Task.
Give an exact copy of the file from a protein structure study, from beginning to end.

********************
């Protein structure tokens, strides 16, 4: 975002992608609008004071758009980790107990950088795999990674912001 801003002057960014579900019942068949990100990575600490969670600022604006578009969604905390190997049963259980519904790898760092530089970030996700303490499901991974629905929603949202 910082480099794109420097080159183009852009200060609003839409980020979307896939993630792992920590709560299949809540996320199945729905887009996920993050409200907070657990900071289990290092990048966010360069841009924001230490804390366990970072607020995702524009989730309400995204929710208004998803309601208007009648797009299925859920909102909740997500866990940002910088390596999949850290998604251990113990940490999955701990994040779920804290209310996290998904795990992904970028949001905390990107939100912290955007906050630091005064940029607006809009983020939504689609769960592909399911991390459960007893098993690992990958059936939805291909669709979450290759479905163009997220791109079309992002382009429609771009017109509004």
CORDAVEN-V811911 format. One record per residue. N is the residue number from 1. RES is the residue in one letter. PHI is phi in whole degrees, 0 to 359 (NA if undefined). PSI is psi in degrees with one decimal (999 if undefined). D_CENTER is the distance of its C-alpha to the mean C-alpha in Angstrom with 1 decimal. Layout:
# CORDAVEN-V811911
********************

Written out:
């Protein structure tokens, strides 16, 4: 975002992608609008004071758009980790107990950088795999990674912001 801003002057960014579900019942068949990100990575600490969670600022604006578009969604905390190997049963259980519904790898760092530089970030996700303490499901991974629905929603949202 910082480099794109420097080159183009852009200060609003839409980020979307896939993630792992920590709560299949809540996320199945729905887009996920993050409200907070657990900071289990290092990048966010360069841009924001230490804390366990970072607020995702524009989730309400995204929710208004998803309601208007009648797009299925859920909102909740997500866990940002910088390596999949850290998604251990113990940490999955701990994040779920804290209310996290998904795990992904970028949001905390990107939100912290955007906050630091005064940029607006809009983020939504689609769960592909399911991390459960007893098993690992990958059936939805291909669709979450290759479905163009997220791109079309992002382009429609771009017109509004």
CORDAVEN-V811911 format. One record per residue. N is the residue number from 1. RES is the residue in one letter. PHI is phi in whole degrees, 0 to 359 (NA if undefined). PSI is psi in degrees with one decimal (999 if undefined). D_CENTER is the distance of its C-alpha to the mean C-alpha in Angstrom with 1 decimal. Layout:
# CORDAVEN-V811911